Key Points

  • Missed or late payments not received by the due date result in a delinquency.
  • Failing to make a payment of any type on an account on an account for six months (180 days) or more will lead to a loan charge-off.
  • Both a delinquency and charge-off do not change your legal obligation to repay the debt.
  • Creditors will typically work with borrowers who have unsecured delinquent or charged-off accounts.
  • Creditors facing the likelihood of an account going unpaid for 6 months or more may be more willing to accept a negotiated settlement of less than the full amount owed.
Understanding the Difference Between Delinquency and Charge Off

You miss a credit card payment by one day and face a $39 late fee.

Cutting expenses to the bare bones, you catch up the account, only to miss another payment a few months later. As the cycle of falling behind and catching up continues, you wonder if you will ever be able to keep your accounts current, let alone pay them off.

When you miss payments, late fees and default interest charges keep balances high, making it harder to eliminate debt even after catching up on payments.

Understanding the difference between delinquency and charge-off and how the account status impacts your finances can help you recognize the steps required to get out of debt.

Here is what you need to know about the differences between delinquency and charge off.

When Does an Account Become Delinquent?

Delinquency occurs when you fail to make a current payment owed by the due date.

The type of credit determines when the creditor considers the account late. For example, mortgages offer a 15-day grace period, where a credit card has no grace period. Mortgages become delinquent 16 days after the payment due date, and credit cards become delinquent the day after a missed payment.

Personal loans and vehicles have a grace period between 5 and 15 days, depending on the loan.

The personal cost of delinquency: Late charges are the primary price, although creditors can immediately begin collection calls. Most lenders will not report a late payment to the credit bureau until the account is 30 days late.

When Does an Account Go into Default?

A loan default is the period between delinquency and charge-off. When you miss multiple payments, creditors worry you will be unable to catch-up on the account. Default provisions can include late fees and a higher interest rate that remains in place even if you bring the account current. Some loan agreements give creditors the right to demand the full balance owed when the account goes into default.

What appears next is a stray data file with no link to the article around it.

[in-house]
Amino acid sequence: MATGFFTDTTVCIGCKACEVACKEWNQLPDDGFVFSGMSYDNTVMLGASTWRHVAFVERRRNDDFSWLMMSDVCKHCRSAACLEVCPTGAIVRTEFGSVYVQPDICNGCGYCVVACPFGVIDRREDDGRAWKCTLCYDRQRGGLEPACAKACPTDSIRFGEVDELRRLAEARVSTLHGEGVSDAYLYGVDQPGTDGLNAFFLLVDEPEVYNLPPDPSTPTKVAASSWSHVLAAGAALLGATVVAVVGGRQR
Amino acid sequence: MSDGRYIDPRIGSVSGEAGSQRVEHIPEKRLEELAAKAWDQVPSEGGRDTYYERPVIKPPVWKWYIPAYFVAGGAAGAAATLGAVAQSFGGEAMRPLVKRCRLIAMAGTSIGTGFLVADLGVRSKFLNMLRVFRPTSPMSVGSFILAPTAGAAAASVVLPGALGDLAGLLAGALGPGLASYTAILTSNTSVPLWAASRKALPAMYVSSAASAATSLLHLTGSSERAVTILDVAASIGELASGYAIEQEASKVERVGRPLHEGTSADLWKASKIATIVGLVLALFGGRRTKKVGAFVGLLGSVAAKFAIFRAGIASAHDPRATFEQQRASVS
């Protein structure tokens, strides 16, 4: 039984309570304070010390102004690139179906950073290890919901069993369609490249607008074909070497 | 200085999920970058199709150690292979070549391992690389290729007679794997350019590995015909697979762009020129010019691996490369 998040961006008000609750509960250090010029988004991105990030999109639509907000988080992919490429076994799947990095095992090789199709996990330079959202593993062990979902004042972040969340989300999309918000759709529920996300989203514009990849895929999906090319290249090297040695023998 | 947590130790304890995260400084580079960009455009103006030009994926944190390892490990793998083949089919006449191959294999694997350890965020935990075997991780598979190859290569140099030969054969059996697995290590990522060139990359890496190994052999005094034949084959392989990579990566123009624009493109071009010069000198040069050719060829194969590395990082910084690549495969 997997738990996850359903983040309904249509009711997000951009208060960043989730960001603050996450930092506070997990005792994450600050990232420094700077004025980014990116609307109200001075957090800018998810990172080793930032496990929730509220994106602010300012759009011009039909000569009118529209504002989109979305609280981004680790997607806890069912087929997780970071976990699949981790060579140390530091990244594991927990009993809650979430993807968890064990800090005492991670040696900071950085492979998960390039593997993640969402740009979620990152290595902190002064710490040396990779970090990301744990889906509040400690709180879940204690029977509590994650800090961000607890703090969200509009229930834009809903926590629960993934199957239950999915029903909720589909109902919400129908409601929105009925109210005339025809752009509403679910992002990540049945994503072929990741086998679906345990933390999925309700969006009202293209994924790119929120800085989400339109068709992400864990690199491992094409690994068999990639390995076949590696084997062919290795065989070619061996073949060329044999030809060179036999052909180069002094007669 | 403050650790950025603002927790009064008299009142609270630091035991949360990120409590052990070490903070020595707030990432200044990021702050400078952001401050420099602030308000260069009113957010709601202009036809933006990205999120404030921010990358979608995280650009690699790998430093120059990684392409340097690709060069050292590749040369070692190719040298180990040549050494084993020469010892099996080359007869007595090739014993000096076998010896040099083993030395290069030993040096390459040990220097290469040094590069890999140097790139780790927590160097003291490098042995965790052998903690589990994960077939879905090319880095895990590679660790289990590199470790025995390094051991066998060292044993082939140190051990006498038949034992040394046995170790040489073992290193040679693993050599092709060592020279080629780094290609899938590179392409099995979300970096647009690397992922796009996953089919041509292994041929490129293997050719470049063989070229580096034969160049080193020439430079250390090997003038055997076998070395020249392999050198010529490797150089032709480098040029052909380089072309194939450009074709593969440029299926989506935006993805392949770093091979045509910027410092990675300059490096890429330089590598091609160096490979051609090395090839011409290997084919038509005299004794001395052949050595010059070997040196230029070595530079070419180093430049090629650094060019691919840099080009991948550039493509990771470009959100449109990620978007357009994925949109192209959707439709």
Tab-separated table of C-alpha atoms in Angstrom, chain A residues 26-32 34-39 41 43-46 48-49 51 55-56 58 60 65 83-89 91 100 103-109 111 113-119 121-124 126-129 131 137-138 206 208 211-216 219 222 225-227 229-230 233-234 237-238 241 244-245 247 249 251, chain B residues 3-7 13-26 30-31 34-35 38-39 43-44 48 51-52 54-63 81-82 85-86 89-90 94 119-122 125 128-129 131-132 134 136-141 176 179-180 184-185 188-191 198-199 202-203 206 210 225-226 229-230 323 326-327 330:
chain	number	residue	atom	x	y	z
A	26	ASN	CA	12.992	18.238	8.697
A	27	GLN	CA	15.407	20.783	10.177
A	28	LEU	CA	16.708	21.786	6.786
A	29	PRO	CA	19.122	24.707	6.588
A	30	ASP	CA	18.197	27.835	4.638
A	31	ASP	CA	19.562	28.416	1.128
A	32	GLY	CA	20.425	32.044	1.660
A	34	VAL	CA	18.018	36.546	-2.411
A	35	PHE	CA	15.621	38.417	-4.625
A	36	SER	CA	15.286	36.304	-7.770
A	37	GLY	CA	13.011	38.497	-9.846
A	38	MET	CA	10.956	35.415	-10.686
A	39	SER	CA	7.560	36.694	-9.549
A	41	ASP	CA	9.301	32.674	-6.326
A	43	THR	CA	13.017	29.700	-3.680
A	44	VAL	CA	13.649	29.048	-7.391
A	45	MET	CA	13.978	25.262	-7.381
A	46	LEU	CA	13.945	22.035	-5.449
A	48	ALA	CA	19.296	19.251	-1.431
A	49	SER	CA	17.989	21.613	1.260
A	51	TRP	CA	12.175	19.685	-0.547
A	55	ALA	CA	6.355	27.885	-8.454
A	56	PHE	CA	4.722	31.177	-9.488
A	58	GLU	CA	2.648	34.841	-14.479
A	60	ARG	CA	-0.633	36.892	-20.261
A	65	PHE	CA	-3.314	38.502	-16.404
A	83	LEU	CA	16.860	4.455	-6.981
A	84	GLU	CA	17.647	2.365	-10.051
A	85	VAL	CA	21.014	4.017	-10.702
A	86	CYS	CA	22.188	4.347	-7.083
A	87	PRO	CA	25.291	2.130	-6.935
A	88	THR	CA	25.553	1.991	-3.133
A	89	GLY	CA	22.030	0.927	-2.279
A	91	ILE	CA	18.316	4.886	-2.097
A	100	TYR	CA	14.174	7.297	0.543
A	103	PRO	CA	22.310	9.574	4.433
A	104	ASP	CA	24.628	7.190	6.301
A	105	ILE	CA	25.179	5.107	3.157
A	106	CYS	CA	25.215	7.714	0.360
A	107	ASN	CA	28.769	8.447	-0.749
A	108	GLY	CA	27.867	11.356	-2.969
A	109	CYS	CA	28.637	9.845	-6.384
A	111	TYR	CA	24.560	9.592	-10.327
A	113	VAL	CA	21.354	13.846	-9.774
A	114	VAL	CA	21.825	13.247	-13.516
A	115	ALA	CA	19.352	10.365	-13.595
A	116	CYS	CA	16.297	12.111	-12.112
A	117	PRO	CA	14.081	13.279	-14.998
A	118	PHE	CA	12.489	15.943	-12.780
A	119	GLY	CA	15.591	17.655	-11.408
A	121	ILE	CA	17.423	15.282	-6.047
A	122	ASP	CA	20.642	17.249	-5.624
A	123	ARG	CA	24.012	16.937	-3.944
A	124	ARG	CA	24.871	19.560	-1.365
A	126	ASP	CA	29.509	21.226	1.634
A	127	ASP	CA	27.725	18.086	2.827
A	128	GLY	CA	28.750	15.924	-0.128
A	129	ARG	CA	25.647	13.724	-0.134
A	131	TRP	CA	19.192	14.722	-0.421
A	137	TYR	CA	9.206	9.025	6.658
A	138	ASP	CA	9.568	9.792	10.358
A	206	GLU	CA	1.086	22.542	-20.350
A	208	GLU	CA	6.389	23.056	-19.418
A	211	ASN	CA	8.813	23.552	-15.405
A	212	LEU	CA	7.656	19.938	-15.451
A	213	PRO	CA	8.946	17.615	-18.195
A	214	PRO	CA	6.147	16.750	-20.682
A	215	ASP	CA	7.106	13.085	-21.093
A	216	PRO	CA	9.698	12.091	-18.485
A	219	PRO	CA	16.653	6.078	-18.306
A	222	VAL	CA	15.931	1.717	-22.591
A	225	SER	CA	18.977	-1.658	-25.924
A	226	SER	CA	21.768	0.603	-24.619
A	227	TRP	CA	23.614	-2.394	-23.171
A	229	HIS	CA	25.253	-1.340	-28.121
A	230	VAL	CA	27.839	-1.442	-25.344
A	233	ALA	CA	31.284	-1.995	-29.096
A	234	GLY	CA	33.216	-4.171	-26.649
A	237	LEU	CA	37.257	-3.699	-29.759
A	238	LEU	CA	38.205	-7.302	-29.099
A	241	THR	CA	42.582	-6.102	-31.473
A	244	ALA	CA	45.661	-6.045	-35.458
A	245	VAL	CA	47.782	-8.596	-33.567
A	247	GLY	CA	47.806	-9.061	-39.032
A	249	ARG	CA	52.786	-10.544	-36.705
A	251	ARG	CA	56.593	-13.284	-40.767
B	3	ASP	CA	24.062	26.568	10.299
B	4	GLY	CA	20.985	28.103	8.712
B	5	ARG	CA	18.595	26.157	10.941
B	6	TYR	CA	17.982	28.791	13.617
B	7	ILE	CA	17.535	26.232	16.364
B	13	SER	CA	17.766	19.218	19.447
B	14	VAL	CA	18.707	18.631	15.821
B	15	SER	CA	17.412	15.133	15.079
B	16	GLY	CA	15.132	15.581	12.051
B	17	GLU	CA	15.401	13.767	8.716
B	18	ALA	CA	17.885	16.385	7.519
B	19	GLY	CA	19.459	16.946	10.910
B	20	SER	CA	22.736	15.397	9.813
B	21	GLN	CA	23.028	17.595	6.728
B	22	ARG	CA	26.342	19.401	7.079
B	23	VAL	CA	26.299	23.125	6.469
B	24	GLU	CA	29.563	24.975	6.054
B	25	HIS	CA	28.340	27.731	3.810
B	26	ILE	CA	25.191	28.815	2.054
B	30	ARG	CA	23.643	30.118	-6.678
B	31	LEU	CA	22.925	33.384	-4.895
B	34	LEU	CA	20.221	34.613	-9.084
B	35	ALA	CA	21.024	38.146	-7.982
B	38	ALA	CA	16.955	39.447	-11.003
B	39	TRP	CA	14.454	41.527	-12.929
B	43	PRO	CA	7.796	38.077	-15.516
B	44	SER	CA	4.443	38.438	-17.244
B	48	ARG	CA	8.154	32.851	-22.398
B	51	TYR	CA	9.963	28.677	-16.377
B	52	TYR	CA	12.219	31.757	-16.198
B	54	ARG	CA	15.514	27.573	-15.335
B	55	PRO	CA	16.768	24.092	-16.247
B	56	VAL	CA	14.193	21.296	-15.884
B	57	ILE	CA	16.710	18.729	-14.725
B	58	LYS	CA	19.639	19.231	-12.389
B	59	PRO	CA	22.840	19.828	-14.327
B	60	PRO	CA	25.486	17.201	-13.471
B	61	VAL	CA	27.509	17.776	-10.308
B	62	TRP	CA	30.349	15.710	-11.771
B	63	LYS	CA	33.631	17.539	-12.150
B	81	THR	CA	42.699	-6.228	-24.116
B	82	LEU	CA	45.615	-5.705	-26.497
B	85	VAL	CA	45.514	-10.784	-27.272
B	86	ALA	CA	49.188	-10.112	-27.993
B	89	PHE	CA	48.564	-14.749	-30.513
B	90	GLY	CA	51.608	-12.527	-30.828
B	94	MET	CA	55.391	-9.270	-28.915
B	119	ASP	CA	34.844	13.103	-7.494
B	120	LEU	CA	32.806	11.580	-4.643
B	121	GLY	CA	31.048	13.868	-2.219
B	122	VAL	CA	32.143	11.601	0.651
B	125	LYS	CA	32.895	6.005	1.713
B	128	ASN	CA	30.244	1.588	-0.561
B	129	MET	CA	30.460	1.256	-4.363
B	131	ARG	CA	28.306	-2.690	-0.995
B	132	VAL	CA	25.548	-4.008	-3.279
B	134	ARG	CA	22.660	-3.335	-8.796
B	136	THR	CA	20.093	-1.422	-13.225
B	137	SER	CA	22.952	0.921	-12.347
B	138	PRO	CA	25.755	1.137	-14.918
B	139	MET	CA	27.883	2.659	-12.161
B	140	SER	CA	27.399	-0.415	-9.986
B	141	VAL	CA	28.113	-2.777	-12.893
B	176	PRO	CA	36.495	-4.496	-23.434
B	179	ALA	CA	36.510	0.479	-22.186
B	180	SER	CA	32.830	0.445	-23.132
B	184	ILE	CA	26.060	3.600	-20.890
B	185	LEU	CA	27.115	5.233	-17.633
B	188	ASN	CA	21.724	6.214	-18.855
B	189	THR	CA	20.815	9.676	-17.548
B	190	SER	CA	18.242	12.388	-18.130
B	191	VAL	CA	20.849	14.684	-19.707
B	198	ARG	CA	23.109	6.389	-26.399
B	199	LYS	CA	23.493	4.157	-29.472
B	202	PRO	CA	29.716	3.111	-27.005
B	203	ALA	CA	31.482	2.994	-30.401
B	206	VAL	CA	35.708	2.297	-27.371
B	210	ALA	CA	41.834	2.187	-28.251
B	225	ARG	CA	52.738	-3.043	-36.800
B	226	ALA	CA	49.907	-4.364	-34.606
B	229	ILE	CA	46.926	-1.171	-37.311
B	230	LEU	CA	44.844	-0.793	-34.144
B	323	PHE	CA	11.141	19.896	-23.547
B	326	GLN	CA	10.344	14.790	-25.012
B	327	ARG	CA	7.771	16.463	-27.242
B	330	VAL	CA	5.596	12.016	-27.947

The personal cost of a default: Creditors can repossess collateral such as a vehicle, boat, or home.  Unsecured debts, such as personal loans, medical obligations, and credit card debt, give creditors limited recourse on defaulted debt.

Creditors charge late fees and, in some cases, higher interest rates, along with reporting the late payments to the credit bureau. Most lenders use in-house collection departments or enlist the help of a collection agency.

When Does a Creditor Charge-Off an Account?

Creditors charge-off debt once it goes 180 days without a payment. Missing six payments will typically result in a charge-off, which is an accounting process that categorizes the debt as uncollectable.

When an account reaches charge-off, interest, fees, and penalties stop accruing. Creditors may continue collection efforts or will sell the debt to a debt buyer. These accounts have substantially less value to a debt buyer because of the diminished odds of collecting the full amount owed.

The personal cost of a charge-off: Lenders will seize collateralized debt and sell it to repay the balance owed. If the sale does not produce enough to settle the account, the creditor can pursue the remaining balance as unsecured debt.

Debt without collateral gives creditors fewer legal options. Because of the limited means to collect on the debt, creditors are often willing to accept a payoff for less than the full balance due.

Late payments remain on your credit file for seven years, whether you pay the full balance or negotiate a settlement.


  • Is a charge-off the same thing as a loan default?

    Loans go into default after missing multiple payments. A charge off occurs when the account goes unpaid for 120 to 180 days.

  • Is a charge off worse than a loan default?

    Credit card companies charge default interest rates and late fees each month the account goes without a payment. Late payments on collateralized debt could result in losing the asset securing the debt.

  • Is a charged off account worse than debt in collection?

    The longer the bill goes without payment, the more likely the creditor will sell the debt to a debt buyer. Late payments can also result in legal action.

  • Should I make payments on a charged-off account?

    Once an account reaches charge-off, the damage to your credit is done. Paying the debt in full does not help your credit any more than settling the debt for less than the amount owed. Creditors are more willing to accept a lower payoff because there is a lower expectation that you can pay the debt in full.